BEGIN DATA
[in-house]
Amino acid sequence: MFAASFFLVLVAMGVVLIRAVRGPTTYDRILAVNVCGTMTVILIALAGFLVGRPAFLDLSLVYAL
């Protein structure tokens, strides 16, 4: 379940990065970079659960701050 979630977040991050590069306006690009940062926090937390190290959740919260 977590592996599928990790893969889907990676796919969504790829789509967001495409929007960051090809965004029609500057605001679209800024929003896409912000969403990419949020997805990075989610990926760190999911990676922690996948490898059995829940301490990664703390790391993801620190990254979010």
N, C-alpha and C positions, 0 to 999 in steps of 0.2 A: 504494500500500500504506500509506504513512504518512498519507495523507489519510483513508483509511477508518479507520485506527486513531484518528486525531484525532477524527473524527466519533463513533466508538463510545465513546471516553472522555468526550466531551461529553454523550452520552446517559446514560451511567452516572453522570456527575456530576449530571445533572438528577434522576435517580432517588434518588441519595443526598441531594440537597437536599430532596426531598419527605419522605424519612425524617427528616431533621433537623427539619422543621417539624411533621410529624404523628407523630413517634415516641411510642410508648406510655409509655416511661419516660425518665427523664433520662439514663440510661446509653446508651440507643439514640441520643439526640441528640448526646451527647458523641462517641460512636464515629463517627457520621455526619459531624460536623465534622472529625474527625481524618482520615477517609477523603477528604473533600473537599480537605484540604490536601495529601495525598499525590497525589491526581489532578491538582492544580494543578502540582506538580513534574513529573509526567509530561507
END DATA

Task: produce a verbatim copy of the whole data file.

[in-house]
Amino acid sequence: MFAASFFLVLVAMGVVLIRAVRGPTTYDRILAVNVCGTMTVILIALAGFLVGRPAFLDLSLVYAL
């Protein structure tokens, strides 16, 4: 379940990065970079659960701050 979630977040991050590069306006690009940062926090937390190290959740919260 977590592996599928990790893969889907990676796919969504790829789509967001495409929007960051090809965004029609500057605001679209800024929003896409912000969403990419949020997805990075989610990926760190999911990676922690996948490898059995829940301490990664703390790391993801620190990254979010």
N, C-alpha and C positions, 0 to 999 in steps of 0.2 A: 504494500500500500504506500509506504513512504518512498519507495523507489519510483513508483509511477508518479507520485506527486513531484518528486525531484525532477524527473524527466519533463513533466508538463510545465513546471516553472522555468526550466531551461529553454523550452520552446517559446514560451511567452516572453522570456527575456530576449530571445533572438528577434522576435517580432517588434518588441519595443526598441531594440537597437536599430532596426531598419527605419522605424519612425524617427528616431533621433537623427539619422543621417539624411533621410529624404523628407523630413517634415516641411510642410508648406510655409509655416511661419516660425518665427523664433520662439514663440510661446509653446508651440507643439514640441520643439526640441528640448526646451527647458523641462517641460512636464515629463517627457520621455526619459531624460536623465534622472529625474527625481524618482520615477517609477523603477528604473533600473537599480537605484540604490536601495529601495525598499525590497525589491526581489532578491538582492544580494543578502540582506538580513534574513529573509526567509530561507